Car Dealer Tactics: The Four Square
If you've ever purchased a car before, there's a good chance you saw "the four square" as you were sitting at the salesman's desk. If your looking for car buying tips, many involve this popular sales practice. It looks like a four square design that you'd see on a playground blacktop but instead of bouncing rubber balls around in it, dealers use it to organize the numbers in your deal. It might look something like this:
There are important tips to remember regarding each of those four squares, even though it looks straightforward.
The trade-in value is what the dealer is going to pay you for the vehicle you're trading in. This is negotiable. Don't simply let the first offer stand. You should have an idea of how much your car is worth before you negotiate the deal. Try checking Kelley Blue Book if you don't know.
This is the money you want to pay up front for your new car. The more you put down up front, the lower your monthly payments will be. How much you can put down depends on your existing finances. Don't put down so much that you won't be able to pay your upcoming bills but don't put little down just because you feel like it. You'll have to pay interest on the remaining balance. For leases, it's advisable to limit your down payment to $2,000 or $3,000. This is because you might lose some of the cash if the vehicle happens to get totalled.
This is arguably the least important box but it's the one the salesperson will pay a lot of attention to. What you need to do is avoid starting negotiations here. You may be asked questions like "What kind of payment can you deal with right now?" Don't take the bait. Instead, work on bringing the purchase price down and trade-in value up. Then, you'll end up with the best monthly payment you can get, as long as the math is done correctly. Anyone who gives you car buying tips and leaves this out hasn't done their job.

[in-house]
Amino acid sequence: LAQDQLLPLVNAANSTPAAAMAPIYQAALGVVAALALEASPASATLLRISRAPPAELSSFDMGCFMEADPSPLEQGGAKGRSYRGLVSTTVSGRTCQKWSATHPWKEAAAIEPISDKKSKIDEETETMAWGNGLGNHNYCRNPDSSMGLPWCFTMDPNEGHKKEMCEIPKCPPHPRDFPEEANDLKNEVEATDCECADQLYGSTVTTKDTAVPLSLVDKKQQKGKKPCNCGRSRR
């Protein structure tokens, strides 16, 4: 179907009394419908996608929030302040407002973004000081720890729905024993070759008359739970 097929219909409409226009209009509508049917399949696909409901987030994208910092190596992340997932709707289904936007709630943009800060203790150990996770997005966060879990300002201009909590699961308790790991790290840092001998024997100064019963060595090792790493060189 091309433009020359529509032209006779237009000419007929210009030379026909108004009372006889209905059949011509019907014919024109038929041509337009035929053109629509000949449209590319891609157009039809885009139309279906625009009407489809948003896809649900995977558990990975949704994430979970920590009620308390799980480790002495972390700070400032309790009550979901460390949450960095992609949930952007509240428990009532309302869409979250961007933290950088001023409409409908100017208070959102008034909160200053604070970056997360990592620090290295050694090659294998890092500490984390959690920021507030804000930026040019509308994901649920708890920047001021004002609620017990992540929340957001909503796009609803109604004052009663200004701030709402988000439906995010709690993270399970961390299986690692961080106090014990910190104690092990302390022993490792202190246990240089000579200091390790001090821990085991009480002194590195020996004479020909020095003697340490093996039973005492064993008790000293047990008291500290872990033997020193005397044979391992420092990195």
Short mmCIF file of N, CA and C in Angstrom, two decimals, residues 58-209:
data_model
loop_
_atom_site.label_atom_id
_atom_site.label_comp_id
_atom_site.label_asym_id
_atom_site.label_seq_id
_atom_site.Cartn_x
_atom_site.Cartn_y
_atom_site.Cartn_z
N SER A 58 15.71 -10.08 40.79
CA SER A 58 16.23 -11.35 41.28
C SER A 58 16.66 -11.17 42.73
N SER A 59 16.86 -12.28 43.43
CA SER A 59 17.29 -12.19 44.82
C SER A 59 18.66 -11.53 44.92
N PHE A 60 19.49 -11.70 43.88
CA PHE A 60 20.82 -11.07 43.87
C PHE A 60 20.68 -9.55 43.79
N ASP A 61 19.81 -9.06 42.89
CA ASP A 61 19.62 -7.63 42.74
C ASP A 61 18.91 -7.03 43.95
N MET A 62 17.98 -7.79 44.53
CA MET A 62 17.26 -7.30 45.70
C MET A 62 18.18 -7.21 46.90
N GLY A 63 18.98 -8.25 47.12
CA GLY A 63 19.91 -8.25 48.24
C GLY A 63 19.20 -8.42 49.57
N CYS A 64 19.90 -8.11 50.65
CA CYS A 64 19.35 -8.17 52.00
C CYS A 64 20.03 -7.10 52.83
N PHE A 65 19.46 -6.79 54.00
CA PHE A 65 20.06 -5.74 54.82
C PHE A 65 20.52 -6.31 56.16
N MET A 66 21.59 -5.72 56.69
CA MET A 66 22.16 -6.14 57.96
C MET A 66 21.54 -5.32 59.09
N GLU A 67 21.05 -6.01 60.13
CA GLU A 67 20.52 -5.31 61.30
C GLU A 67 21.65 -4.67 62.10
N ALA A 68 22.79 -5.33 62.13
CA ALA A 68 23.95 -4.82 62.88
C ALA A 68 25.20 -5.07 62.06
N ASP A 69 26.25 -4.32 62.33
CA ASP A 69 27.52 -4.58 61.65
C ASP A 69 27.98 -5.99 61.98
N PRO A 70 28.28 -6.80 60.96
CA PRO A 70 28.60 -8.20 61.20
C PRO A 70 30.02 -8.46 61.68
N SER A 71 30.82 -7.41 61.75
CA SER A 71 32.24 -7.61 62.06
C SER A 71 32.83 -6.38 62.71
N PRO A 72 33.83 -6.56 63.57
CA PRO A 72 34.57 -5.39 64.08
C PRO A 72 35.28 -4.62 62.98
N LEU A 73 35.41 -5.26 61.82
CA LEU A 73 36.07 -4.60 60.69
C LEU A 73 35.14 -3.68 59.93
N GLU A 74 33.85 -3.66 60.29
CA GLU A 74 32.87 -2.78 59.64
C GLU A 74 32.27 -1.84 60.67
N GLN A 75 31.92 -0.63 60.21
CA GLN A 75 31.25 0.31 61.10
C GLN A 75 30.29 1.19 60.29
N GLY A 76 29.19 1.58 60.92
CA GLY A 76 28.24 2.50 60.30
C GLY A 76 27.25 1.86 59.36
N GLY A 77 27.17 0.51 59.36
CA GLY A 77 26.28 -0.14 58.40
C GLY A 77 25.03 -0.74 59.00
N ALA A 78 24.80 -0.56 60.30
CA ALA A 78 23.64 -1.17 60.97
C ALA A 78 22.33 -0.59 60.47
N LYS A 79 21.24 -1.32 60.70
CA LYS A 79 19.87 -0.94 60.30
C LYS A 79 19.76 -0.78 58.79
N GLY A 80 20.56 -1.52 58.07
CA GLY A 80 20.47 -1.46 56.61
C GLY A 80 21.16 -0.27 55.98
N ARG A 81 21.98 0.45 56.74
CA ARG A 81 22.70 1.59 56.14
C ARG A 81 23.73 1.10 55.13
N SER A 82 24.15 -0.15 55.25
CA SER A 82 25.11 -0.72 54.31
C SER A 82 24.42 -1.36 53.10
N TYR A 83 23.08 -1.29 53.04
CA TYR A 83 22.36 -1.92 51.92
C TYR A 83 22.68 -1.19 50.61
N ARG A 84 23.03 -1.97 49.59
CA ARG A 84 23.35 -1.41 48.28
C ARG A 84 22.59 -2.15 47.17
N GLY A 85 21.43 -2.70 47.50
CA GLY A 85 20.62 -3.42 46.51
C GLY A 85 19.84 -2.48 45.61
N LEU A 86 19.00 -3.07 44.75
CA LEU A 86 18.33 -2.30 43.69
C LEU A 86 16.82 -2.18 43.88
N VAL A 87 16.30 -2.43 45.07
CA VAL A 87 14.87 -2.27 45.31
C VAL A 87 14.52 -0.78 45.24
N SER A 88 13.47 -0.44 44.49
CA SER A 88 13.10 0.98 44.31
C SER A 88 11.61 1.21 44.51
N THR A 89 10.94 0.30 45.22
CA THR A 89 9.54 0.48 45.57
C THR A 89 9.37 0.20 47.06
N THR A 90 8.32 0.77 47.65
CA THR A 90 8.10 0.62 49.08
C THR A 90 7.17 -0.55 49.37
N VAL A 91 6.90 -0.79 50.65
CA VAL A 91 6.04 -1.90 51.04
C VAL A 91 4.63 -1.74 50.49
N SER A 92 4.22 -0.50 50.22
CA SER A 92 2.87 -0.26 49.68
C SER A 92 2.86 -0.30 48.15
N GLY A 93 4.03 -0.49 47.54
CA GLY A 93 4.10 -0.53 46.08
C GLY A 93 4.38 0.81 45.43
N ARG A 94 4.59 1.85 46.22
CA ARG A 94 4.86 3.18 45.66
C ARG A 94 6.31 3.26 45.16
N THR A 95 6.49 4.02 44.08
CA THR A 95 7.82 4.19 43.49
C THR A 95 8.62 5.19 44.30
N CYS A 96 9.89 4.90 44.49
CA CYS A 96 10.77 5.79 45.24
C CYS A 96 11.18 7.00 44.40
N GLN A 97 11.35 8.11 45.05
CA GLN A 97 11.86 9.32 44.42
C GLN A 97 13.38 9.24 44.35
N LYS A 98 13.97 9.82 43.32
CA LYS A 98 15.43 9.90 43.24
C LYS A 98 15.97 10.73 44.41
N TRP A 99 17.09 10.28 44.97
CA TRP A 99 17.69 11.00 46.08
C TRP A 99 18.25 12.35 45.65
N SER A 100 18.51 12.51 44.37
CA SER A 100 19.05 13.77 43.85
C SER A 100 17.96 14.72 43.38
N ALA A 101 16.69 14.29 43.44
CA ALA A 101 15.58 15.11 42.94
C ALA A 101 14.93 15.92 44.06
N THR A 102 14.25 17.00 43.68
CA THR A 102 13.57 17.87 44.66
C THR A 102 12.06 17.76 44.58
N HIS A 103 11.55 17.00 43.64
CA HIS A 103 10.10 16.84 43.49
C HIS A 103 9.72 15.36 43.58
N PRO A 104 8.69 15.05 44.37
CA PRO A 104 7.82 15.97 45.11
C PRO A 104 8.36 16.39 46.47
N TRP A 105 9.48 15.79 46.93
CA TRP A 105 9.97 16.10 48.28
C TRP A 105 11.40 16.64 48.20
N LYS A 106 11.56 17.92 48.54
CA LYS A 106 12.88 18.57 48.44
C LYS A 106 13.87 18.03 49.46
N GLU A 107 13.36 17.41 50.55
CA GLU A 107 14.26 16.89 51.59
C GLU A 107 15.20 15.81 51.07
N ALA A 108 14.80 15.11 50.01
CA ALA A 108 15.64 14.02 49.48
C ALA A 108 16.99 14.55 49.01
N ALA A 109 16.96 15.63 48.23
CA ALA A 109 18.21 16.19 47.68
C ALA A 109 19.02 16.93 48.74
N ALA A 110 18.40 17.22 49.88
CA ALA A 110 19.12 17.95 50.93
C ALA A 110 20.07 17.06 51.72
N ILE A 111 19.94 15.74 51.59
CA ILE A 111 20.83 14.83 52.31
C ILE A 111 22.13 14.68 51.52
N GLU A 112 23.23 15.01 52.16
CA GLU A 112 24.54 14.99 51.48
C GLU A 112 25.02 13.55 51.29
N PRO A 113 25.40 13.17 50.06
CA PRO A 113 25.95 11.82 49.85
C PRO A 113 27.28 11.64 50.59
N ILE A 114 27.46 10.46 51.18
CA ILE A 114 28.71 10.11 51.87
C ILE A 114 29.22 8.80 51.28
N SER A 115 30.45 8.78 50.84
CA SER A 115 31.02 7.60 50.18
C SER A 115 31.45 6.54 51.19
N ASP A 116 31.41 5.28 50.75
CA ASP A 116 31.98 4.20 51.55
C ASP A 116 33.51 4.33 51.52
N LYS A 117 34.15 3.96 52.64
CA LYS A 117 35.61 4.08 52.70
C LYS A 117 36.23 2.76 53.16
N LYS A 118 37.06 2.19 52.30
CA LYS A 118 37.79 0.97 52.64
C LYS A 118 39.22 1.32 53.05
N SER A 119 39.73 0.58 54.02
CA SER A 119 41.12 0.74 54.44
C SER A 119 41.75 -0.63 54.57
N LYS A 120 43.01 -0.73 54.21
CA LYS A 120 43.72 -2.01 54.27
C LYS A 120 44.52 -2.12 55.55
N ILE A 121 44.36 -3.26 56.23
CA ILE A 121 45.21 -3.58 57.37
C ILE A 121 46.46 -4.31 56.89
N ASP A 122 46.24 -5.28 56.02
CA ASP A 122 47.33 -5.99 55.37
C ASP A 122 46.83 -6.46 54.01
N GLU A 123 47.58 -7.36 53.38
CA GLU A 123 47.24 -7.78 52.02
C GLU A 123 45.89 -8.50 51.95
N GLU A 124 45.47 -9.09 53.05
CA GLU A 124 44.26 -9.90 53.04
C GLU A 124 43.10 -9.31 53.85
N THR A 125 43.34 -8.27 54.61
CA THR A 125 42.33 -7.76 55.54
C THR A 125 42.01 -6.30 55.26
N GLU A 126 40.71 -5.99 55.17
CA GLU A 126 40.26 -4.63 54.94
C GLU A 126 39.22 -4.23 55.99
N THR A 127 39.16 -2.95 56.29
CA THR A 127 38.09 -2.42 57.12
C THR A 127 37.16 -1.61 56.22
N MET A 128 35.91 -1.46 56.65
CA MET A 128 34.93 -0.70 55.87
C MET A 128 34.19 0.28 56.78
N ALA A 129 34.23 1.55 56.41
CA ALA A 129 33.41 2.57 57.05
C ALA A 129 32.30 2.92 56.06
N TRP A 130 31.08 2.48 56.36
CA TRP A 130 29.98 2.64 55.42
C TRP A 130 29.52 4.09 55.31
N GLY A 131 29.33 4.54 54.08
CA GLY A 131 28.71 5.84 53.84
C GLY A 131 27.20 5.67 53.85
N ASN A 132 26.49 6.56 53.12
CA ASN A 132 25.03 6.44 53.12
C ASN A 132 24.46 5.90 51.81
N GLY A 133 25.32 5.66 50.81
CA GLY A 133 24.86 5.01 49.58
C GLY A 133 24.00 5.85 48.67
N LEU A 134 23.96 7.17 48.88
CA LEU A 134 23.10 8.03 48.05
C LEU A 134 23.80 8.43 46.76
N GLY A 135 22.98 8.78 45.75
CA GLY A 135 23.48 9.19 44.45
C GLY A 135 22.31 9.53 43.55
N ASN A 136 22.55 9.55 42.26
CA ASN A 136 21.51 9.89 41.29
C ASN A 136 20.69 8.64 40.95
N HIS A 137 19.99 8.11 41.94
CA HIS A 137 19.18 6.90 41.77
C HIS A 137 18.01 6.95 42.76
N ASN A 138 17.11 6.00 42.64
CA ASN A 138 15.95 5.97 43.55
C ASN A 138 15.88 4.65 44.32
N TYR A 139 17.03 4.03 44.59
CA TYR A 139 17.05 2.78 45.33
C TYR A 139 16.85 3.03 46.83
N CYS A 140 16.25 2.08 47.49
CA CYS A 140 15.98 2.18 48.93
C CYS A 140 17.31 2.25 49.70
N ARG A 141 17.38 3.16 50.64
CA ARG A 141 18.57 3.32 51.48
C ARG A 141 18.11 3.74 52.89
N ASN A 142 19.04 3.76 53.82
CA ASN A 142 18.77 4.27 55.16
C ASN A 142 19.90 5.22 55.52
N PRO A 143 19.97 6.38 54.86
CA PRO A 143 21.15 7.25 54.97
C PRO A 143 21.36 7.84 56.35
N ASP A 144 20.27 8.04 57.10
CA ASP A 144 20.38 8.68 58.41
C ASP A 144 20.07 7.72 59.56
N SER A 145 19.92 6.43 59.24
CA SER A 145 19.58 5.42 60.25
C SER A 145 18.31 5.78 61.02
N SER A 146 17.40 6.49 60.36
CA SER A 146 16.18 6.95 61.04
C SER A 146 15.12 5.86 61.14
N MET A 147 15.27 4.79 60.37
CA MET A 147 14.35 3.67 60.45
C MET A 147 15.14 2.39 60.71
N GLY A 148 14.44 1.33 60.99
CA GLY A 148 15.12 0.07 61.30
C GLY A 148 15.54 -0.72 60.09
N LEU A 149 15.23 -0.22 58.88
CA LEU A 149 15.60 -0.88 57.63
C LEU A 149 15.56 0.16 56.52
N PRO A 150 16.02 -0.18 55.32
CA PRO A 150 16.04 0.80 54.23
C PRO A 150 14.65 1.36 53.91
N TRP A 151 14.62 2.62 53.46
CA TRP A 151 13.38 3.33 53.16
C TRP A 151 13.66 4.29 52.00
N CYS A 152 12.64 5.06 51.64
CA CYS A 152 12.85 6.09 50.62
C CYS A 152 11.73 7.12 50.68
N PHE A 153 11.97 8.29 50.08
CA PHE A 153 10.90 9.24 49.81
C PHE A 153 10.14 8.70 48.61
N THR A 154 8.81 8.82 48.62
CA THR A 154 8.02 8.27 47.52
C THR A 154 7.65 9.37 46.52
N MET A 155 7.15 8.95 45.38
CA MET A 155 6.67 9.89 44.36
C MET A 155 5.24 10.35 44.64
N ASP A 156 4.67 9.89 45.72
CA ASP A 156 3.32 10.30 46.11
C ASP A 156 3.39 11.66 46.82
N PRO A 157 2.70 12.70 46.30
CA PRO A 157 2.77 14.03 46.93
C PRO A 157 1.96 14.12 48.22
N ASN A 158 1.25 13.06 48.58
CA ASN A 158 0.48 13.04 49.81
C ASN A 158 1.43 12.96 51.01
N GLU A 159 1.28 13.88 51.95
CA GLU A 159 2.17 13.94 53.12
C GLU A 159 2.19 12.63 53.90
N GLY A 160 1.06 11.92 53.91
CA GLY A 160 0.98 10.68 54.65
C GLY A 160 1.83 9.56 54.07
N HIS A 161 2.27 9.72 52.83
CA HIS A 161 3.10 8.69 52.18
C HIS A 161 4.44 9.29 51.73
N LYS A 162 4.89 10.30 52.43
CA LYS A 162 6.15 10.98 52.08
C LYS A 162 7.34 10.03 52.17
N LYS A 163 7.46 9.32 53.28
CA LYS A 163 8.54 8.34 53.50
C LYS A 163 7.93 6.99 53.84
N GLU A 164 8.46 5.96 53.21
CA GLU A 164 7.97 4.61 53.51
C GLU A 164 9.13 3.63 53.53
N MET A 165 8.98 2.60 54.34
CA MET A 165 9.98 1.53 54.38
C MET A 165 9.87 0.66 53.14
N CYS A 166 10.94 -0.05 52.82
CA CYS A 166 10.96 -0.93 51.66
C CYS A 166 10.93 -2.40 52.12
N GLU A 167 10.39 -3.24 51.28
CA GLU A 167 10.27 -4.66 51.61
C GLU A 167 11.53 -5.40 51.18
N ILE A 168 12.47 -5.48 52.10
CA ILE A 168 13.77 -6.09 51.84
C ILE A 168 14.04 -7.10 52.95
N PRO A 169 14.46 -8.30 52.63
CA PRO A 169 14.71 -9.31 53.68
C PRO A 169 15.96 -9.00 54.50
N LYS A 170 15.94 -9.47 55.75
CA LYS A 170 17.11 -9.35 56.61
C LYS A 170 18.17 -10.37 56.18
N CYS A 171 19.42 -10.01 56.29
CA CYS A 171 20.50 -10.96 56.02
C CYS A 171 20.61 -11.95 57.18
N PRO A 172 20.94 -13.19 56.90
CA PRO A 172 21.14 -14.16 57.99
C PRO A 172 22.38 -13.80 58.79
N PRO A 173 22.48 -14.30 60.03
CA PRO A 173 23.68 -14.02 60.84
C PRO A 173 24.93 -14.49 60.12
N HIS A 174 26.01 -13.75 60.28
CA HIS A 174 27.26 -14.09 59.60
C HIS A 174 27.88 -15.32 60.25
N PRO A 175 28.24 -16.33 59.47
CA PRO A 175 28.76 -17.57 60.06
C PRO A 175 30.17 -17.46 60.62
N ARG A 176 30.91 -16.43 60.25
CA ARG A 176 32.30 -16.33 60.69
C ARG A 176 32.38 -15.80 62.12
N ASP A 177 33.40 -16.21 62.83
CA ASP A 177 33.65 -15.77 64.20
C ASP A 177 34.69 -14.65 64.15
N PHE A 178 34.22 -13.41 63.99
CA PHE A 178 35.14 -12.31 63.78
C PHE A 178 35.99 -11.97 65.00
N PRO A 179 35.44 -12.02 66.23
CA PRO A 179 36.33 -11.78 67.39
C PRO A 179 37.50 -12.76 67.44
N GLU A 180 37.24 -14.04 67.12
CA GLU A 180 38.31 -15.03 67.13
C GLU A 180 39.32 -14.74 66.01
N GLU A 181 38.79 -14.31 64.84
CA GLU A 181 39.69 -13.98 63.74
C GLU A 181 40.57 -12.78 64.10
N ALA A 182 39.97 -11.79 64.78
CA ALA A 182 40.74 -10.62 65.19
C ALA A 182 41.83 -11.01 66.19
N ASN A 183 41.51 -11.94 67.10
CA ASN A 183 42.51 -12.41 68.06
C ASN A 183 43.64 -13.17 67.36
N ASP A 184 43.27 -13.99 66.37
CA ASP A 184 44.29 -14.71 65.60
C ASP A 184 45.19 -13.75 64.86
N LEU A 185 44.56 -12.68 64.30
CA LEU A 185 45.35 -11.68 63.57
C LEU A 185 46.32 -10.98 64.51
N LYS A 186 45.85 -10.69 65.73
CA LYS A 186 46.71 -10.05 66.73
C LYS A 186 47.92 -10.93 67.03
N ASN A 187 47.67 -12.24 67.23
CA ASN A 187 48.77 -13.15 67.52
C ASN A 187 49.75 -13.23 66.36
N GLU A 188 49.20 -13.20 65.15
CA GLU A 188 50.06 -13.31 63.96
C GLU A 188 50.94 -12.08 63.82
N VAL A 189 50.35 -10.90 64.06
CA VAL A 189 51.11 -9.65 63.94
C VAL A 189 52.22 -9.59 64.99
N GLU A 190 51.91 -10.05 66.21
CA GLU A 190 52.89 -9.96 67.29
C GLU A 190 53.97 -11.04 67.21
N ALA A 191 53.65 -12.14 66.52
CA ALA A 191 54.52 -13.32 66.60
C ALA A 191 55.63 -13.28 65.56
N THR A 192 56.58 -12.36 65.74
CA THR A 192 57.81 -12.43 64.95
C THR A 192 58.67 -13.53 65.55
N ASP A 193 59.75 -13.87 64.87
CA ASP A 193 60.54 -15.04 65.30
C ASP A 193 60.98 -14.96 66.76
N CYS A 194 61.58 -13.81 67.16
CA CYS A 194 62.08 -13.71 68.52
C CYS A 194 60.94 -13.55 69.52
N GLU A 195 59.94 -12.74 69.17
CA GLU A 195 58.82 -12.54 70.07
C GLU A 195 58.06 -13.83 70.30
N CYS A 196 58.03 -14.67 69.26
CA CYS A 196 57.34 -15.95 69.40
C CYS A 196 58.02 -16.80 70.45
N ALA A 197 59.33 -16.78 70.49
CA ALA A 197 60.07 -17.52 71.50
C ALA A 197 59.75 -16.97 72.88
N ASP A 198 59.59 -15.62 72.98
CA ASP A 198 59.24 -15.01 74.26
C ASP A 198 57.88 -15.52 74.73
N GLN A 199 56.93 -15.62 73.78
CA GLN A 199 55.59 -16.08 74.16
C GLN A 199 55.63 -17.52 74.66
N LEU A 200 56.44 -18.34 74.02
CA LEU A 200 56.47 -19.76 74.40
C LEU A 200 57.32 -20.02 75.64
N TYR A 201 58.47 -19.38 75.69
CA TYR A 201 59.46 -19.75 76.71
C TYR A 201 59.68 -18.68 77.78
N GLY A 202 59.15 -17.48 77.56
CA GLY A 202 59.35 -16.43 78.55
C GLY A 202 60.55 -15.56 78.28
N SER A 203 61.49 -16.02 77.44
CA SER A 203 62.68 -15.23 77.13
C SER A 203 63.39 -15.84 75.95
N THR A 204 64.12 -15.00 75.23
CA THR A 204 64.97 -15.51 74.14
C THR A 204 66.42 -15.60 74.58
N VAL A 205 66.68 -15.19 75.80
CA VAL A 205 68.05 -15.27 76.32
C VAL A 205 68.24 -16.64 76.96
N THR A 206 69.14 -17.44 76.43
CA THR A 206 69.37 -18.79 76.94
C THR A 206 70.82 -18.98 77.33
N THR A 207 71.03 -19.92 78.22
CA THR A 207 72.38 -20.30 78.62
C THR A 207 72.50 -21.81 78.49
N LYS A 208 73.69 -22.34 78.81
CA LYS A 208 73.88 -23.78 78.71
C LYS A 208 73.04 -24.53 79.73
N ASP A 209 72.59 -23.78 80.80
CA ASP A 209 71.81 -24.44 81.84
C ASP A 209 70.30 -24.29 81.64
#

You know what this is. It's the price you pay for the car, at which you arrive through negotiations. There's a trick to negotiating. You can come up with a good starting offer by calculating the dealer cost. To put it simply, it's the invoice price of the vehicle plus destination charges minus the holdback.
To get the invoice price, search local dealer inventory here. You can search the internet for holdbacks and destination fees. However, destination fees are usually around $700 and the holdback is usually about 2.5% of the car's MSRP. You can use those numbers to estimate with surprising precision. Again, it looks like this: dealer cost = invoice price + destination fees - holdback. Offer the number you end up with or bring it down even further if you think the dealer really needs to get rid of the car. This might be the case if it's been sitting on the lot for the better part of a year or so. Good luck!
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